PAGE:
Remember: You offering feedback about a person's readiness should also reflect on the assignments that you, as a superior cadet or senior, placed that person into. If they seem to be struggling in higher-level roles, are you preparing them to take those on before assigning them, and that's stuff you can absolutely discuss in those feedback sessions.

Boards can be formal when it comes to reporting and whatnot. But the feedback component should be relaxed so they're focusing on what you're saying and not sitting rigid taking none of it in because they're worried they're shirt is untucking in the back.
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NIN
Salty & Seasoned Contributor

Posts: 5,071
Unit: of issue

« Reply #16 on: December 29, 2018, 03:22:07 AM »

Before they were "mentoring meetings" I wound up on our promotion board and cadets were straight up frightened of me (part was my rep, part was stories that weren't true).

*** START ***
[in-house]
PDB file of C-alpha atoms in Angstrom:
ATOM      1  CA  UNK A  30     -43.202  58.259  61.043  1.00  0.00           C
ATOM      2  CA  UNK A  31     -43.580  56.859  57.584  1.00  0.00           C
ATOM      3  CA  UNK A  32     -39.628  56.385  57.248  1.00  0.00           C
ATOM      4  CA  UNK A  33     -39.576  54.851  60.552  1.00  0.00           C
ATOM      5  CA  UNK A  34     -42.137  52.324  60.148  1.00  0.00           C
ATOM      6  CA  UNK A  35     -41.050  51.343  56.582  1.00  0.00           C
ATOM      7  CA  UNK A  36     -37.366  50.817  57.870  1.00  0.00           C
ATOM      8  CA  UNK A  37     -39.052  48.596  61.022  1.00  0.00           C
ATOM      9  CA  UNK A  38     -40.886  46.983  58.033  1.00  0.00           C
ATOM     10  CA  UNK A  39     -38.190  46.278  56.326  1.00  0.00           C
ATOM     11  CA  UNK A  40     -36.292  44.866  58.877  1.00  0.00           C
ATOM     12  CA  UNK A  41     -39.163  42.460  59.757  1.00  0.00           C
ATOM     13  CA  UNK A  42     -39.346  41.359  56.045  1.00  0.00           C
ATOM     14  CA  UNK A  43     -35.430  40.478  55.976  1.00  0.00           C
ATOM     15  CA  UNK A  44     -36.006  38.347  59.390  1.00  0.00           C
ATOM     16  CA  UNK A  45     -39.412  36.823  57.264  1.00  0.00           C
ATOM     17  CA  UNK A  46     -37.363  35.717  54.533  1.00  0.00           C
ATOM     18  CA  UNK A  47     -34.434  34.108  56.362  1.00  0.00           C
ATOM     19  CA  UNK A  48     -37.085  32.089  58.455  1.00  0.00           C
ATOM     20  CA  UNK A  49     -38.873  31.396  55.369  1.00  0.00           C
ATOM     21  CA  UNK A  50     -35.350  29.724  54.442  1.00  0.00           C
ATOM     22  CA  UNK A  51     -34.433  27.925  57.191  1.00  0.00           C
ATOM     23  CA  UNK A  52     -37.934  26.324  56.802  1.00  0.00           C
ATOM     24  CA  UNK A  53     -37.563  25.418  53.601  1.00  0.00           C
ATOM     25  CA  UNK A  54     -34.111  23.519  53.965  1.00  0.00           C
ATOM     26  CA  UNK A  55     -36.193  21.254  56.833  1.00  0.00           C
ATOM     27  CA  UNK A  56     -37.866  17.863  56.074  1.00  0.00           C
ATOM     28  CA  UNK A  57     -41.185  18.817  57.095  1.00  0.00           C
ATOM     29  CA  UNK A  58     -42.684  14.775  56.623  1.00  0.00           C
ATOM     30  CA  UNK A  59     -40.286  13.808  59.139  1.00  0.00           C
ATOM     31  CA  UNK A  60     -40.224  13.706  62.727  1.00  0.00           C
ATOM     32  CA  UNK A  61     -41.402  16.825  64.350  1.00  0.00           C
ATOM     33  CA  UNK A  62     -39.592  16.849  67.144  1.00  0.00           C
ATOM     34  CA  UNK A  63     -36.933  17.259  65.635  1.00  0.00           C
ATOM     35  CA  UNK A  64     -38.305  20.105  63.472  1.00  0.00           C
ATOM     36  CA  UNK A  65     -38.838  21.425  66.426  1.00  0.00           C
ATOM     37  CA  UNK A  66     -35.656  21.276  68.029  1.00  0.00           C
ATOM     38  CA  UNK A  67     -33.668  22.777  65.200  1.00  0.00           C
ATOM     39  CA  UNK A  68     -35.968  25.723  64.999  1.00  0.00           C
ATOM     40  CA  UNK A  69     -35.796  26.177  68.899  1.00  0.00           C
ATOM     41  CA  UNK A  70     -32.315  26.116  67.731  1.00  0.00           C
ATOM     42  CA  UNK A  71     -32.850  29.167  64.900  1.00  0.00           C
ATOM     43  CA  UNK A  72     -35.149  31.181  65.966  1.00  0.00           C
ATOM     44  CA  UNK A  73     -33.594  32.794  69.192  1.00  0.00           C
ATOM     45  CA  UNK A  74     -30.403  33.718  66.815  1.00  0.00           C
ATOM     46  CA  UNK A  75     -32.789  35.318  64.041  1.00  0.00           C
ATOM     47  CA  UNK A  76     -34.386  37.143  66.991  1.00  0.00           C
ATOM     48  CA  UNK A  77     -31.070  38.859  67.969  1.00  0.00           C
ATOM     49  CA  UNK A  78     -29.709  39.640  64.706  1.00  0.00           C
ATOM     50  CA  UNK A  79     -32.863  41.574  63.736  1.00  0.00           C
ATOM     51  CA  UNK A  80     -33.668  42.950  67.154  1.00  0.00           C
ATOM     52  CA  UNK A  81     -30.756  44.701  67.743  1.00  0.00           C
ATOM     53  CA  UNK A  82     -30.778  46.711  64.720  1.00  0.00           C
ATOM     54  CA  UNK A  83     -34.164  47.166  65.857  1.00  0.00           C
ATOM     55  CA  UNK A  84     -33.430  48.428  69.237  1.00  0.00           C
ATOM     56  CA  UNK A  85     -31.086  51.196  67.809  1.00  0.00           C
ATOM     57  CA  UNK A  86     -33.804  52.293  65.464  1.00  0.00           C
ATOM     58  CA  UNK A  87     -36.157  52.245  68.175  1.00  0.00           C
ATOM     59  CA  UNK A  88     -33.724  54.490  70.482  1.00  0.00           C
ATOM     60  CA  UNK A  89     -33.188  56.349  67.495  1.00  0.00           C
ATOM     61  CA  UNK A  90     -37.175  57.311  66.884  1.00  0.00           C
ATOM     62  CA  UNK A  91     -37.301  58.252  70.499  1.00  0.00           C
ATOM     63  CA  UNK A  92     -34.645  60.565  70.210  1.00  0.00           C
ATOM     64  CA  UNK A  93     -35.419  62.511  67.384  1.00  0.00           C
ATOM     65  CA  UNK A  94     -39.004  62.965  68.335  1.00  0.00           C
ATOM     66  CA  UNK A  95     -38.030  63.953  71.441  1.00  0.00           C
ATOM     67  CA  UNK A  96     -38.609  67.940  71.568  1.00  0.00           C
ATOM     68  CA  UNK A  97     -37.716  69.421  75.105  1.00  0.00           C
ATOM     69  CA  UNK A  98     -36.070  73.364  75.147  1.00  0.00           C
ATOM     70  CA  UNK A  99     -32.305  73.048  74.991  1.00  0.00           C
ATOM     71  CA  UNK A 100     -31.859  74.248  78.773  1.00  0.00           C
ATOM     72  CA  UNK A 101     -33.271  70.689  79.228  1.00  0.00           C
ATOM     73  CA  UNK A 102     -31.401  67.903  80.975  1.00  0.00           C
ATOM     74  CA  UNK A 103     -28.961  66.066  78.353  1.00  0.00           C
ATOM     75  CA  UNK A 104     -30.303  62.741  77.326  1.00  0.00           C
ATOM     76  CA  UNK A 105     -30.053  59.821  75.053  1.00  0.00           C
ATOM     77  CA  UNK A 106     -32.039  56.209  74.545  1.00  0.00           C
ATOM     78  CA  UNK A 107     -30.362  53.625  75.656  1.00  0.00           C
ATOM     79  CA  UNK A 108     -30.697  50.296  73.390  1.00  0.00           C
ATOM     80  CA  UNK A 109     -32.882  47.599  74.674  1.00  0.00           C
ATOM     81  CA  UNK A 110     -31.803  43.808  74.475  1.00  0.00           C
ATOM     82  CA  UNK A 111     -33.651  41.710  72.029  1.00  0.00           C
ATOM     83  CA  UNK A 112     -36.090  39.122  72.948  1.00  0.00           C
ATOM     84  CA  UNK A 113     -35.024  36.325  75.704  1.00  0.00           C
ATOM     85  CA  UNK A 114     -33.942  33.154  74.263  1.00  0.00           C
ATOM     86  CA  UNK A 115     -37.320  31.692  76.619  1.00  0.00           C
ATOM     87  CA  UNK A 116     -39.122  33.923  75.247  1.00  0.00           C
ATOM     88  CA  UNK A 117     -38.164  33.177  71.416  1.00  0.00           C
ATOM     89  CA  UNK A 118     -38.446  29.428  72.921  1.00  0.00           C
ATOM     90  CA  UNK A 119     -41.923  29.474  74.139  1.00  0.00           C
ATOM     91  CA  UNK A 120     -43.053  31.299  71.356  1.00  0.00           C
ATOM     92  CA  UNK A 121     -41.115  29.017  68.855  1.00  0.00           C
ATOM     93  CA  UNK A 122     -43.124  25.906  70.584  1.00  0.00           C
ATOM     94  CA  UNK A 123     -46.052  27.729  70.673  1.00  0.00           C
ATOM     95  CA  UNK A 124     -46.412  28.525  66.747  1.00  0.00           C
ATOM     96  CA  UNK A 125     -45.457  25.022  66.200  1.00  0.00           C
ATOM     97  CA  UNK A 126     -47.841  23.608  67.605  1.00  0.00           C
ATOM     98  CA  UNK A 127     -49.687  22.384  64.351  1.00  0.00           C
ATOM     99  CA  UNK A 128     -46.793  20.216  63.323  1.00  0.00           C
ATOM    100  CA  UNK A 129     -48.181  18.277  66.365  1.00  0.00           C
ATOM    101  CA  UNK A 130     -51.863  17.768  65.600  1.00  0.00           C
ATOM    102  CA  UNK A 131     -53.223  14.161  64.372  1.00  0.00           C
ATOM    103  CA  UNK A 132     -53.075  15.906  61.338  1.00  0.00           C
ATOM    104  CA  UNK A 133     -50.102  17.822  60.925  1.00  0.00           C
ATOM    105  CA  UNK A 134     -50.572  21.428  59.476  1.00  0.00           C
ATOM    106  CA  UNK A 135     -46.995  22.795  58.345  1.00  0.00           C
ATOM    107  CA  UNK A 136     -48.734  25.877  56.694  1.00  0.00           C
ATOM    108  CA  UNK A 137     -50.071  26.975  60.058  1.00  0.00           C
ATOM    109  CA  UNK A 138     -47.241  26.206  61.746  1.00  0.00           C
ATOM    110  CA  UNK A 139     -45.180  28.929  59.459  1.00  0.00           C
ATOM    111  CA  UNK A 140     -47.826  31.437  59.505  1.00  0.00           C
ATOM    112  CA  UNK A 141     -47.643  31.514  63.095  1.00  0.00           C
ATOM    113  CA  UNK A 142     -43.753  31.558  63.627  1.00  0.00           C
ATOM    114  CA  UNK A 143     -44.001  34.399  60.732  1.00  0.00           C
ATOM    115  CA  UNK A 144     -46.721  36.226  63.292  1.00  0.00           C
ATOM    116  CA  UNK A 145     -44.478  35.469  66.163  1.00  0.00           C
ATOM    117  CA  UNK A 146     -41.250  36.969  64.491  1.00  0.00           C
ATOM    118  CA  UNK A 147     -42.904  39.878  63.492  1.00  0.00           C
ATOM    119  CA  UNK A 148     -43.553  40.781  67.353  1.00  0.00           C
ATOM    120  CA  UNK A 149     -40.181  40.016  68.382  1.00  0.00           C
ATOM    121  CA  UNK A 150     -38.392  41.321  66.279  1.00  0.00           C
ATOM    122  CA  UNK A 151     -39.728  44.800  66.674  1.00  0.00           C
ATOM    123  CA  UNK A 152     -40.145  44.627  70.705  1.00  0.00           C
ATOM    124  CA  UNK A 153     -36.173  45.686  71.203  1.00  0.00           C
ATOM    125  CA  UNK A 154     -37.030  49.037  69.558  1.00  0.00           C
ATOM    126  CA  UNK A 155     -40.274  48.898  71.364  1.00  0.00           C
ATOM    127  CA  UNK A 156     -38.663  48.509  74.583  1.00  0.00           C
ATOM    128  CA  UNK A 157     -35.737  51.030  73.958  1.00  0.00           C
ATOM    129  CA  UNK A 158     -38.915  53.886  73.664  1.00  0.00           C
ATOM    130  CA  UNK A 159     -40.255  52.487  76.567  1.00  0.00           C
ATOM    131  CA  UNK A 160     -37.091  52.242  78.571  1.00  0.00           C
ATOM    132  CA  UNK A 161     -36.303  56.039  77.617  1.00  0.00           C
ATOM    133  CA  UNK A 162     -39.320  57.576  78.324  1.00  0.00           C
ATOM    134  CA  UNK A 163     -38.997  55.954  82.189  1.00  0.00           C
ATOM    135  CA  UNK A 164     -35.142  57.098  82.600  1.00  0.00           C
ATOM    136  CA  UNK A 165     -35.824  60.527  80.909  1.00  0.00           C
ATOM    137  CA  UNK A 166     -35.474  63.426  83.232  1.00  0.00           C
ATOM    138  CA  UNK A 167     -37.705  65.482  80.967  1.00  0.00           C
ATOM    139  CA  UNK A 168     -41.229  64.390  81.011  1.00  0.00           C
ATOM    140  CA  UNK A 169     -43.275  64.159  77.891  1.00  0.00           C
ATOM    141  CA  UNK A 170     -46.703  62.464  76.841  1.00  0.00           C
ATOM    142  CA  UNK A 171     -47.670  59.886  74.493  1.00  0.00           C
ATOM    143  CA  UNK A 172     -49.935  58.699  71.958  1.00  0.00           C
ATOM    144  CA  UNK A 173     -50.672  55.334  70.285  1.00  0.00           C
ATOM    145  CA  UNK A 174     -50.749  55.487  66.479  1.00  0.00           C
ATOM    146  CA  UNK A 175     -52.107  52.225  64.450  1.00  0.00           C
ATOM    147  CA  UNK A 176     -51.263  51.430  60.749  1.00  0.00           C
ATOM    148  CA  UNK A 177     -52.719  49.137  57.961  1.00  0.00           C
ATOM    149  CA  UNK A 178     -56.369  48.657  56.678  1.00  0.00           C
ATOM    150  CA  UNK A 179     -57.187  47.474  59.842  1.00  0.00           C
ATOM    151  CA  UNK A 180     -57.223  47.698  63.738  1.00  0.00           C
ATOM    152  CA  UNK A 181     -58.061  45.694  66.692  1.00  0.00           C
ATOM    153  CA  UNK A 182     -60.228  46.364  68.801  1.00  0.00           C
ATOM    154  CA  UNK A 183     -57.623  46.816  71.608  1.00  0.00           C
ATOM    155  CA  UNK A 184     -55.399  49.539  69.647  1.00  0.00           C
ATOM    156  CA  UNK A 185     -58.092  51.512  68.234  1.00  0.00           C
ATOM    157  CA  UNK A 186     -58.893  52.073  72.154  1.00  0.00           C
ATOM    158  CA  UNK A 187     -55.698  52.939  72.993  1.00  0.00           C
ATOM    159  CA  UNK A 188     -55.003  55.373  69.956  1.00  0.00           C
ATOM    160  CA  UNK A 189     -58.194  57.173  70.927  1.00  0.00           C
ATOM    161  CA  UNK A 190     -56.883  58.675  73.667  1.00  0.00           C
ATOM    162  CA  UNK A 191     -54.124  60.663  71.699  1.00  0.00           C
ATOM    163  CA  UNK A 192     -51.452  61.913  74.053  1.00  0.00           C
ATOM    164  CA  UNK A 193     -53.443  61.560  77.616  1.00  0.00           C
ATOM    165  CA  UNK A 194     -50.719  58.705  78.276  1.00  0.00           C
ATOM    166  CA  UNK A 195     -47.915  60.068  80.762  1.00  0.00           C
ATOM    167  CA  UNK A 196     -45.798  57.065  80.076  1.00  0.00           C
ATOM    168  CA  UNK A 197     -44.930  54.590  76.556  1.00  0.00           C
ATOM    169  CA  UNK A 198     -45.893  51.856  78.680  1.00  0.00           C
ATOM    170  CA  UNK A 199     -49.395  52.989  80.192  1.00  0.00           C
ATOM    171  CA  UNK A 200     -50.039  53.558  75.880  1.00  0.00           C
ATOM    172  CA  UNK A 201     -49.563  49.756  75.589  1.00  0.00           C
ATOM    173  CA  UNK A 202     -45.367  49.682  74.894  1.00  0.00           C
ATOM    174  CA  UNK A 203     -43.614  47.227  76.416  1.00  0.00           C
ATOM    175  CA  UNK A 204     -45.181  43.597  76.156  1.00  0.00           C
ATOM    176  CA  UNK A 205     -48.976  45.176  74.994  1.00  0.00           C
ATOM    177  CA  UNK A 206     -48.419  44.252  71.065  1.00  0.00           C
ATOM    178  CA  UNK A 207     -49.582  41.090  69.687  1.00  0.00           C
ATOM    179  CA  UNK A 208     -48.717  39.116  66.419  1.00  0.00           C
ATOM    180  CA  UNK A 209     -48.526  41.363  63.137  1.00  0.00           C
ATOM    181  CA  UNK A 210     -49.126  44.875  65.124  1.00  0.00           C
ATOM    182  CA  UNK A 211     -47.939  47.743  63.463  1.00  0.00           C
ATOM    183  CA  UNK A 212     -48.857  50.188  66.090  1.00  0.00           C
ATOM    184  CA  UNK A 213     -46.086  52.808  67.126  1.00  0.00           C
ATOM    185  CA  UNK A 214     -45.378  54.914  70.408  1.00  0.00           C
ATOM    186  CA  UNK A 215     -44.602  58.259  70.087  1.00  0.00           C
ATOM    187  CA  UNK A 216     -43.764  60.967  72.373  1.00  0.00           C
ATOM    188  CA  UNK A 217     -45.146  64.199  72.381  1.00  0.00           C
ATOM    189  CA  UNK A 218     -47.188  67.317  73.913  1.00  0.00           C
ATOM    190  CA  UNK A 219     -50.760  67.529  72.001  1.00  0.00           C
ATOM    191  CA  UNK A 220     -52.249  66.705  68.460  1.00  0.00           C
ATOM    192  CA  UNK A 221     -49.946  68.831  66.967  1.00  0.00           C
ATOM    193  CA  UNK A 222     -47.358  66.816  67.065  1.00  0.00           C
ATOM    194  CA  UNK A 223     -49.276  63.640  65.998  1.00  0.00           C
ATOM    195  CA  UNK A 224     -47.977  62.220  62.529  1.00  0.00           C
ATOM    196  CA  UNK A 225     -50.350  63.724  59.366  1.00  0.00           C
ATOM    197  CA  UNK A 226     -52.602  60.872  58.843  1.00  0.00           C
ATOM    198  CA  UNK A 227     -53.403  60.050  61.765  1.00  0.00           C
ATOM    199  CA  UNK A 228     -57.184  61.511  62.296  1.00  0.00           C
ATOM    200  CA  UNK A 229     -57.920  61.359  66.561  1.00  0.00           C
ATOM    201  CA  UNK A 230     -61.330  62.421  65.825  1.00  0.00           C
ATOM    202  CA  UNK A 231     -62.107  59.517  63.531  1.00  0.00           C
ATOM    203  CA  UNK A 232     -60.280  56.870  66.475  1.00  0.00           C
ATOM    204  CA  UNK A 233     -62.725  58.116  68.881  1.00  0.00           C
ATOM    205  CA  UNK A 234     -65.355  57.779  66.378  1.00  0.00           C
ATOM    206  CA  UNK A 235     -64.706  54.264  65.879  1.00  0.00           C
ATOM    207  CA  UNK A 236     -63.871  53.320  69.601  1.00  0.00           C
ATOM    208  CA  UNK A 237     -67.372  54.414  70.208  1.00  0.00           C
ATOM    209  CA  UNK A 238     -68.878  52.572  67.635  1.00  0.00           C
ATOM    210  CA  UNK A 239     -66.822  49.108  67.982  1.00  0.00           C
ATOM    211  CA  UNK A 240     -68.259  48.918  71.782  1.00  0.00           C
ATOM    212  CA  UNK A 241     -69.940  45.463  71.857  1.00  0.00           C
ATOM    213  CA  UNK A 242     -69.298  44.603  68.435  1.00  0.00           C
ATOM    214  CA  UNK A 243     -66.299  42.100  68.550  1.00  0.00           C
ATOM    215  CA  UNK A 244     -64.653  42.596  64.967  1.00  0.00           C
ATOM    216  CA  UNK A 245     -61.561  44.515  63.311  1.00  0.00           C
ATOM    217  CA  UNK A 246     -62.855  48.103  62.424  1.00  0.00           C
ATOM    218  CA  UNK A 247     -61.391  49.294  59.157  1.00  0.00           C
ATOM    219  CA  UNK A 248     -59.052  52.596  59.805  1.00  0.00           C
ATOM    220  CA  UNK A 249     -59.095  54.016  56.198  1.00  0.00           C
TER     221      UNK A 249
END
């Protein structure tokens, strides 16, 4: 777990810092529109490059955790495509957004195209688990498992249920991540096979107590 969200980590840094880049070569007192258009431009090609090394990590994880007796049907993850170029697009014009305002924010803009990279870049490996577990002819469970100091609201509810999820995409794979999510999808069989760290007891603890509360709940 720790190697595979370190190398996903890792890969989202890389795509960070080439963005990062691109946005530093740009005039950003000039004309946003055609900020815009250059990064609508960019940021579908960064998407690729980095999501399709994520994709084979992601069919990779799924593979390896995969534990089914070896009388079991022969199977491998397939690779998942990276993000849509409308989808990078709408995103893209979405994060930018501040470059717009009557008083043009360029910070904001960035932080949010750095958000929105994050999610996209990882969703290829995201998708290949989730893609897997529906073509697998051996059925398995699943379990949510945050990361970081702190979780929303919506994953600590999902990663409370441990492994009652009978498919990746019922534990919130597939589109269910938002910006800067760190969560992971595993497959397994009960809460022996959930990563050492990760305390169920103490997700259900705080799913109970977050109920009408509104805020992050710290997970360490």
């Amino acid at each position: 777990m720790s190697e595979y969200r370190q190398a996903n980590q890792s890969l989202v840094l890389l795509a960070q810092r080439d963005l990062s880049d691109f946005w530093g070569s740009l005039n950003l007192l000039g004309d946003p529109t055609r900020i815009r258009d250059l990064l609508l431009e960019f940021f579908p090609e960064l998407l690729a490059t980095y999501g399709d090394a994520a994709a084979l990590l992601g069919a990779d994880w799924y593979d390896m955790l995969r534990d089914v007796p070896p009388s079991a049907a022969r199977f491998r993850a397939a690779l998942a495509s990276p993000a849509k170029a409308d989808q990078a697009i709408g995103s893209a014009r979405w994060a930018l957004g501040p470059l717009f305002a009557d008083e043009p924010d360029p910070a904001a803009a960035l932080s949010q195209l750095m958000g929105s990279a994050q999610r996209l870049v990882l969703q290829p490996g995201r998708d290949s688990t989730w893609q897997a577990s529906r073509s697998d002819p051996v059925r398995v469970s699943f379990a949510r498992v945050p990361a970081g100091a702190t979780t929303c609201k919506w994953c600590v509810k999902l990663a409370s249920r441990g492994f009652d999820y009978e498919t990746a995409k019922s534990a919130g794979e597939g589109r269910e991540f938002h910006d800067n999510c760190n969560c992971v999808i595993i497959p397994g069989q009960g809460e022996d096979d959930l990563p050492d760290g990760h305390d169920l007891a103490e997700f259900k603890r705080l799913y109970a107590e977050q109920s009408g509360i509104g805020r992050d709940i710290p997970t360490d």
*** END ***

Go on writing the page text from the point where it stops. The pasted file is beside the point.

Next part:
I had one troop come in for his SSgt board and he was just a pile of nerves.  A raw pile of nerves.  Couldn't report, couldn't spit his name out, etc. 2-3 minutes in, he's in total kernel panic. Nothing he's going say, or we're going to say is going to make this go better.

I held up my hands, said "Airman, let's have a little do-over here. You go out, send the next guy in, and you collect yourself and we'll do your board after him, OK?"

Before the next guy came in, I went out and  talked to him, got him calmed down, breathing etc. He came back in and was smooth with some minor issues, which we covered.

He later became my cadet commander and is halfway thru his sophomore year at the Zoo.

There's a difference between productive and wasteful, and his board was going to be wasteful if we didn't change the vector on the spot. Some folks don't get that and won't deviate, much to the detriment of the cadet.

.
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Darin Ninness, Lt Col, CAP